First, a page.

‘Man of Steel’. The complexities of Clark Kent presented in a beautiful, emotionally rich manner. A super ensemble, score and vision.
Getting to see so much of Krypton brought forth sheer delight. The opening is stunning, creating a real sense of wonder. The first time Clark takes flight, all that wonder comes flooding back.
Inter-cutting flashbacks of Clark’s early childhood while he wanders the world alone searching for answers totally works from a storytelling standpoint. I could have asked for no greater exploration of the struggles of Clark Kent/Kal-El. Henry Cavill certainly looks and suits the many identities he takes on.
Jonathan and Martha Kent are the best parents a superhero could ask for. Kevin Costner and Diane Lane are so damn good every moment they’re on screen with young Clark and old. There’s no doubt that Clark is all he is because of what they’ve instilled in him.
The flashback to a young caped Clark running around the backyard while his dad proudly watches on is perfection. The moment Costner holds his hand out is a fatherly sacrifice that hits you hard.
Speaking of fathers, Russell Crowe is a badass Jor-El! As with Krypton, I didn’t expect to see so much of him, but was very glad to do so.
When I heard Michael Shannon was cast as Zod, my hype for ‘Man of Steel’ increased tenfold. He’s one of my favourite actors working today. The menace in his Zod is evident, yet, I don’t know if it’s what I was expecting. I had higher hopes for him as a villain. His delivery of some lines early on felt rather jarring too.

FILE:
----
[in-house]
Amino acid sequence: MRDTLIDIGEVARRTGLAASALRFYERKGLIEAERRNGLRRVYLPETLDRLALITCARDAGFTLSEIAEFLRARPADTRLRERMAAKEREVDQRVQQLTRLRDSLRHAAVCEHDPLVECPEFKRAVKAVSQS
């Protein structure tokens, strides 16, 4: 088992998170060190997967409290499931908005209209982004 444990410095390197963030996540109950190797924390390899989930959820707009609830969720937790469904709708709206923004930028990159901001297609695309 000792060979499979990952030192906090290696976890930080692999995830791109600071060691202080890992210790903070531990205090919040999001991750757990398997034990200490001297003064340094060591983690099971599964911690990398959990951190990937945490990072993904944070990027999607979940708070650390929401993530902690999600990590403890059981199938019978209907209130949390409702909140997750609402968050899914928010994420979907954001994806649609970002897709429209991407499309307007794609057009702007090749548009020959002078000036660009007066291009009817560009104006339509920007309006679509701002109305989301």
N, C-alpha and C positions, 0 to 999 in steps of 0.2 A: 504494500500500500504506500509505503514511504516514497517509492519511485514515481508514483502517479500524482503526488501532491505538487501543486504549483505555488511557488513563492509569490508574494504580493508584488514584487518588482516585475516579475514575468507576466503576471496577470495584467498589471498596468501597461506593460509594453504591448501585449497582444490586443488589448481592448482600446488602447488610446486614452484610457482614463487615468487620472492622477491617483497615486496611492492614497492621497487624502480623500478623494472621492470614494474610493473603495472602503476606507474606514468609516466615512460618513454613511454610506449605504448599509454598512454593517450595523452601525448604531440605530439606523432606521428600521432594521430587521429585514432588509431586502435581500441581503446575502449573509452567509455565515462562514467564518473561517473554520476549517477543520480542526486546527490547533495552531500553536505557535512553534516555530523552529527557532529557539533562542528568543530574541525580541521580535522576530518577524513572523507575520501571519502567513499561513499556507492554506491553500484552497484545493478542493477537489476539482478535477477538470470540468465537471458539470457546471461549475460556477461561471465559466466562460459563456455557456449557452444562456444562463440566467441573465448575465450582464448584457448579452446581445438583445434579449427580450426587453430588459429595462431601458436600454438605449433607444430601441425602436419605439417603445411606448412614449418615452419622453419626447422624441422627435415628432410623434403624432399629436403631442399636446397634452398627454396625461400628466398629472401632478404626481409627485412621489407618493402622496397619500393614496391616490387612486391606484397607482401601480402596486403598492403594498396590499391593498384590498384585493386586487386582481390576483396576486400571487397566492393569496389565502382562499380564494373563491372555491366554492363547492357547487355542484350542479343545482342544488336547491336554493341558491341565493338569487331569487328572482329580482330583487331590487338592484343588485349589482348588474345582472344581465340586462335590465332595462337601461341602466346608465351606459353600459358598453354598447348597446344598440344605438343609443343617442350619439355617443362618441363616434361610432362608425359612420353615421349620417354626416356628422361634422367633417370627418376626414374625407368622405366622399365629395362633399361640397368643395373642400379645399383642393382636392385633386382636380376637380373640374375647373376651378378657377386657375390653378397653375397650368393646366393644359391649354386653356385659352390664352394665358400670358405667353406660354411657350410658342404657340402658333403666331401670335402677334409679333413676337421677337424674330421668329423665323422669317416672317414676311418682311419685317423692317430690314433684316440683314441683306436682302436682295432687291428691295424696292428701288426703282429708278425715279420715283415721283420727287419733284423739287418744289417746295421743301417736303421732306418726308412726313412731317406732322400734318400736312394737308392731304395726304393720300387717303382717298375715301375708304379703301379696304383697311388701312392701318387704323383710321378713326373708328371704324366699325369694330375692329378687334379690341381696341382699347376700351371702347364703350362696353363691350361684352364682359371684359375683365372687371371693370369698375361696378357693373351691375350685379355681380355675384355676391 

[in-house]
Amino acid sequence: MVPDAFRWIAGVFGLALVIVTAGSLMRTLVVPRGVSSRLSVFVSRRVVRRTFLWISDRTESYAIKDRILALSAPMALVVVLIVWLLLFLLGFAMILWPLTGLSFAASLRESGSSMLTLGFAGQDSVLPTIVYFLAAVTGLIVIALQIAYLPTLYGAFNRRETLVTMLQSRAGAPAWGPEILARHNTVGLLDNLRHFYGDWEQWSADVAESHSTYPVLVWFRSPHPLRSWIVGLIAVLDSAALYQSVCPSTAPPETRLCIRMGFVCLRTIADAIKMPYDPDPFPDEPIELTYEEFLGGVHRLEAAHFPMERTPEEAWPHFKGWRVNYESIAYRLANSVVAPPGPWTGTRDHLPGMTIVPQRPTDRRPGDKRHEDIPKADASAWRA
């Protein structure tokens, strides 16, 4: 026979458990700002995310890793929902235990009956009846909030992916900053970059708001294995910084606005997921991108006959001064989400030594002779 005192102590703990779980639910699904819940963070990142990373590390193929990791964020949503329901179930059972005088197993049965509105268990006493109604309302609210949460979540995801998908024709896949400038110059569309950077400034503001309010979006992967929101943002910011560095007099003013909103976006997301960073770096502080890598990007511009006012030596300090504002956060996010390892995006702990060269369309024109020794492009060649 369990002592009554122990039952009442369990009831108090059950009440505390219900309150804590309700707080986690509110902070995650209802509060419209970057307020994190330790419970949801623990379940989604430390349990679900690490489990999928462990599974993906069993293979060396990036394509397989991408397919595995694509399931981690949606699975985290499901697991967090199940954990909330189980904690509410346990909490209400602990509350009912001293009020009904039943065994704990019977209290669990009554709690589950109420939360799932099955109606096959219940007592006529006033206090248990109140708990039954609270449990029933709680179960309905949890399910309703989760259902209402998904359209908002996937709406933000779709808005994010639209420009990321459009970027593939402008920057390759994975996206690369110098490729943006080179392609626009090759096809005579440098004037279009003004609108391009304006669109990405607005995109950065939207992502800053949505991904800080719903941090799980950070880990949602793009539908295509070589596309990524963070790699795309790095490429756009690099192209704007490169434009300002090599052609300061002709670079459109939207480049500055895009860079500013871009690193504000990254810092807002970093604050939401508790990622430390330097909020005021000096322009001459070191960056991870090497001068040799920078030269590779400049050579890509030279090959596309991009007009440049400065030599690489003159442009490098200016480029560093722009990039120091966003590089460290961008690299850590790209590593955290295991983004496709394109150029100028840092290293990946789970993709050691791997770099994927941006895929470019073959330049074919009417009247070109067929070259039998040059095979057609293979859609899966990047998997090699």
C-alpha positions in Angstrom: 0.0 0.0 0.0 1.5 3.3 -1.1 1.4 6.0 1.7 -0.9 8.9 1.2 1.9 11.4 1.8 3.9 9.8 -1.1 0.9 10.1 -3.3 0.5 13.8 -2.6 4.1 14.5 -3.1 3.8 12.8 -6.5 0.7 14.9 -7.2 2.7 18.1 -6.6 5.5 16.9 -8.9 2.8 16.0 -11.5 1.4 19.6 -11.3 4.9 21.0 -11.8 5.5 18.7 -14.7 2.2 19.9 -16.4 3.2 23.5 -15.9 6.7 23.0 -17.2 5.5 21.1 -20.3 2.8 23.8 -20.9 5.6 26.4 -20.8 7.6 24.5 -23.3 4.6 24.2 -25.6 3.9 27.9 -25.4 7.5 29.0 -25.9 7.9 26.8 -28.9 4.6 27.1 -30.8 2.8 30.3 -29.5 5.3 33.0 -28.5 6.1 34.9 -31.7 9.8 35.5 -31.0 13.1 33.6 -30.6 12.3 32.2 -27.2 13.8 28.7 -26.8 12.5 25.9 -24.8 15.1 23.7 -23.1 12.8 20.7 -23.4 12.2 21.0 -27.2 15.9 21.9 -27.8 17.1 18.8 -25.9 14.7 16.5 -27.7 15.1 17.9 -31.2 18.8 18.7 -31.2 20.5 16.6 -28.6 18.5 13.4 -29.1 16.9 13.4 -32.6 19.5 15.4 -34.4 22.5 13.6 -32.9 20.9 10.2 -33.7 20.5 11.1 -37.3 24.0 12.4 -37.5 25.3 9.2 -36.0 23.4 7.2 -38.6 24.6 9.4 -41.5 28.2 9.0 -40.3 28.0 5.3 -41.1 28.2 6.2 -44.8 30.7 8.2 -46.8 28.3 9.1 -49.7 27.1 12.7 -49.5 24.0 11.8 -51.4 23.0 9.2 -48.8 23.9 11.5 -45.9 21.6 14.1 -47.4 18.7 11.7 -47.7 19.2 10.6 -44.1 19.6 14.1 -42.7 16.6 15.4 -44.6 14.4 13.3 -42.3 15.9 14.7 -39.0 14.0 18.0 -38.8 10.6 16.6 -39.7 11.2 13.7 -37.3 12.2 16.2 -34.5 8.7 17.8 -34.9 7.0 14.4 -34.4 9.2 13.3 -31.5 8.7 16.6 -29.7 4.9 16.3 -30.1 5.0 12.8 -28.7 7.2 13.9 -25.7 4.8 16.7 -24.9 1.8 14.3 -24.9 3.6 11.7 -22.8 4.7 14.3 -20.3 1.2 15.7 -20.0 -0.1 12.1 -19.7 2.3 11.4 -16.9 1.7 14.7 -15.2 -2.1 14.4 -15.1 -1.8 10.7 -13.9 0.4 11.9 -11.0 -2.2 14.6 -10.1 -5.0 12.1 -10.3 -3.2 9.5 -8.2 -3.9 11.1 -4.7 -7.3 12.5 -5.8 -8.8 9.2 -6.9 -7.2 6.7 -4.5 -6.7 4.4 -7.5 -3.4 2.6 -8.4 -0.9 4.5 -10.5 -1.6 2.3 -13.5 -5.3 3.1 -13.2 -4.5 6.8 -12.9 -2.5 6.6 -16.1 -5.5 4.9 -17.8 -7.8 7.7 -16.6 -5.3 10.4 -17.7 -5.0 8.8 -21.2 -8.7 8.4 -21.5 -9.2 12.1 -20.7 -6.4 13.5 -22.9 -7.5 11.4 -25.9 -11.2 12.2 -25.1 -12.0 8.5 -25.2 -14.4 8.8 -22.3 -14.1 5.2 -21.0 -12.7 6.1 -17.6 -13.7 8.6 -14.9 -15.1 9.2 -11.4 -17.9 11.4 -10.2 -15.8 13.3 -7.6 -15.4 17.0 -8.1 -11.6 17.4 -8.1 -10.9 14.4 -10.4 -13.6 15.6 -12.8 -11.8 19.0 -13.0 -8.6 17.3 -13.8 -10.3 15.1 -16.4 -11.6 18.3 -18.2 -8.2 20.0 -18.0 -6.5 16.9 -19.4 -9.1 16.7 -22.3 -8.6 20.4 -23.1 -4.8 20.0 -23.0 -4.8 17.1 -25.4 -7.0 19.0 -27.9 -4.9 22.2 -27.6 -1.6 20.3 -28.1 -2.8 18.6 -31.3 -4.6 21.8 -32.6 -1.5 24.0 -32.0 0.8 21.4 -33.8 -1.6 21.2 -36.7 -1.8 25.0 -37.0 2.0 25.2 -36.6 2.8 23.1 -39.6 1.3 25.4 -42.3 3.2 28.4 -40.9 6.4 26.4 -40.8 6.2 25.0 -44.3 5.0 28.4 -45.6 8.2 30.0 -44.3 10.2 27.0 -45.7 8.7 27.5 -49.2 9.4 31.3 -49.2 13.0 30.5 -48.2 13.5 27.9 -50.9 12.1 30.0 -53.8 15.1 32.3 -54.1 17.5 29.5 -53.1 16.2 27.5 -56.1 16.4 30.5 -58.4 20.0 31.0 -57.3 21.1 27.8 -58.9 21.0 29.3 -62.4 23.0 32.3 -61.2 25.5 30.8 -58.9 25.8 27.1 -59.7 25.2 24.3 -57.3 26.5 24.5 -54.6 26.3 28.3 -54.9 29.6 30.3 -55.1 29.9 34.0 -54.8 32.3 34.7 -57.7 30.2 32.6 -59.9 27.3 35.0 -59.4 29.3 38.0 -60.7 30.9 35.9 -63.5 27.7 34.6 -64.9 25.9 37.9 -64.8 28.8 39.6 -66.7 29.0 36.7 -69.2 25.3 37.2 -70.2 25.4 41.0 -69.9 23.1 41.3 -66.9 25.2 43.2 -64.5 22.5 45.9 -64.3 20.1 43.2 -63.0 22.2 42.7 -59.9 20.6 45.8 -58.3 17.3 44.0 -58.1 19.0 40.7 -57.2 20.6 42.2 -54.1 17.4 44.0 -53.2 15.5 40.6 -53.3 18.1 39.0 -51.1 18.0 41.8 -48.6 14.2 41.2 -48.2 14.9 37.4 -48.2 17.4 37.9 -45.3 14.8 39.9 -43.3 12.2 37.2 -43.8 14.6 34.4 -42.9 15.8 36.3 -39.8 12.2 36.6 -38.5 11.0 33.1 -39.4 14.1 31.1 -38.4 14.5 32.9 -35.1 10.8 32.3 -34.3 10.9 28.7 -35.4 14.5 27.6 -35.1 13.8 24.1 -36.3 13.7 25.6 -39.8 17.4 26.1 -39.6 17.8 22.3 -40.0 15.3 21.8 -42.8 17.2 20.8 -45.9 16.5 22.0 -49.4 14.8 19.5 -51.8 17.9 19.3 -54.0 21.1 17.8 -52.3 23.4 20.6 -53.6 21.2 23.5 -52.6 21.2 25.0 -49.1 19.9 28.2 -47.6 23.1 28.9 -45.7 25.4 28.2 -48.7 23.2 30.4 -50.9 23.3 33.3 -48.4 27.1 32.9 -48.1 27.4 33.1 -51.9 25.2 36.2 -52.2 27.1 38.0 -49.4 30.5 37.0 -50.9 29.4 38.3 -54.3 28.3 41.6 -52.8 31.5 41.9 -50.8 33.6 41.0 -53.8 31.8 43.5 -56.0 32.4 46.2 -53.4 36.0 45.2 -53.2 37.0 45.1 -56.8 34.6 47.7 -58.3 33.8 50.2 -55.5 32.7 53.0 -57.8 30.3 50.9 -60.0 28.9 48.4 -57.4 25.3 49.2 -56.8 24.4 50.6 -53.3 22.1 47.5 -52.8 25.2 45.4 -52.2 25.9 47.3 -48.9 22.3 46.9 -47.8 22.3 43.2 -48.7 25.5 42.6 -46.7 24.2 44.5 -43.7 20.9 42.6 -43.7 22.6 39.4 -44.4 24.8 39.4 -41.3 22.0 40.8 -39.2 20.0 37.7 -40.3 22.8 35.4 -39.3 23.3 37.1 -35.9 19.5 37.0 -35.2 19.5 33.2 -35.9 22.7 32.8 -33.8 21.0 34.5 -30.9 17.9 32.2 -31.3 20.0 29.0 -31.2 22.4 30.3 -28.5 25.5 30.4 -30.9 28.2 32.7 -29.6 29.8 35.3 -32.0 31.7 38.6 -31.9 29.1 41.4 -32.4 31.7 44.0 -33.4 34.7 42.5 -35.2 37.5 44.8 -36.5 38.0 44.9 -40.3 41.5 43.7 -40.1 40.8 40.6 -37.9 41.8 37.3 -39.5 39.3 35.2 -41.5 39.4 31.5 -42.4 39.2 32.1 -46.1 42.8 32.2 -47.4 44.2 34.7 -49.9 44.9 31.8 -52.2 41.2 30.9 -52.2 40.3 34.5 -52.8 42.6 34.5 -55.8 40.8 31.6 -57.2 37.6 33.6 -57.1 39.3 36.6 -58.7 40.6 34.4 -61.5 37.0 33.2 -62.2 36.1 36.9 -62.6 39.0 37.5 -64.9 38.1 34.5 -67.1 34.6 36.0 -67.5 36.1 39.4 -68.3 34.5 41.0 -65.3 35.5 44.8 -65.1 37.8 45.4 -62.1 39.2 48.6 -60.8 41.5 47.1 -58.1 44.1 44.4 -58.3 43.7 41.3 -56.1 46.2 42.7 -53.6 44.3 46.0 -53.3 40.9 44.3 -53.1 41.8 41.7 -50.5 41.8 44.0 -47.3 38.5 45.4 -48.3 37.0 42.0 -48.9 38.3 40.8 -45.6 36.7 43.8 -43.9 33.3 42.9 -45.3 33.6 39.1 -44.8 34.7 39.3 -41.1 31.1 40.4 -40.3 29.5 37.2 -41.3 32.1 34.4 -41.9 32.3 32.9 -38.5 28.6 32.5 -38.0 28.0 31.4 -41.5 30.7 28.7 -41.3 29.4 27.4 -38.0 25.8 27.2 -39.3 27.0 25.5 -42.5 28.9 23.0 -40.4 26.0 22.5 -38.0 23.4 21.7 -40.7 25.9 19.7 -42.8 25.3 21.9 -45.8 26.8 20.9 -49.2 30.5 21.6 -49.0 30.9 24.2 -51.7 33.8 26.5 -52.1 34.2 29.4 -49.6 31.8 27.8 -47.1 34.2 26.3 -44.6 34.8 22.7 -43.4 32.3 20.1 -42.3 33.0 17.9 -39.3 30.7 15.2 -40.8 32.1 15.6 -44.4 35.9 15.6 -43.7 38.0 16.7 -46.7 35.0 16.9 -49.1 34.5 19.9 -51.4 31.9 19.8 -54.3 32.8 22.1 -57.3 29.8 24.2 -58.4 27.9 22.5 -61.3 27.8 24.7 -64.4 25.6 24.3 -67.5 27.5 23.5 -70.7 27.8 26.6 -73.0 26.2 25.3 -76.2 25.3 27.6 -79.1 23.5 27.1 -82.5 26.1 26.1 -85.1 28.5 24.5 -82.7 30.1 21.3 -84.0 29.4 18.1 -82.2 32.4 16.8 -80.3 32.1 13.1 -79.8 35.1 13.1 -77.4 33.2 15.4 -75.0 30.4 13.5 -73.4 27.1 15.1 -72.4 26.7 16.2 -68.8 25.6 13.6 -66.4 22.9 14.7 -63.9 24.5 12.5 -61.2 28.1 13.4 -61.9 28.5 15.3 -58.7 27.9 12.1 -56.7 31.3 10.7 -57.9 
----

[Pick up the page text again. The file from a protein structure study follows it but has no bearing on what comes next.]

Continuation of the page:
The last hour descends into the all too familiar destruction of a city. I’ve seen this too often lately to be impressed by the scale of what happens. I wasn’t invested in any of their lives, even Perry and co. There’s a decent amount of cheese littered throughout. Some of plot advances are shaky at best.
Zod’s death brings the focus back on Clark, ending things on a high. The gravity of taking his first life is evident on his face. No doubt the first of many new internal conflicts he’ll face.
I can’t forget Zimmer’s score. Literally. It’s been drumming away in my head from when I left the theatre through to writing this. Now to listen to it again on Rdio.
I had little faith in Snyder when the announcement was initially made. The trailer blew my mind, looking Malick-esque in parts. There’s a lot he’s done right to capture the essence of both Clark and Superman. Bring on Lex.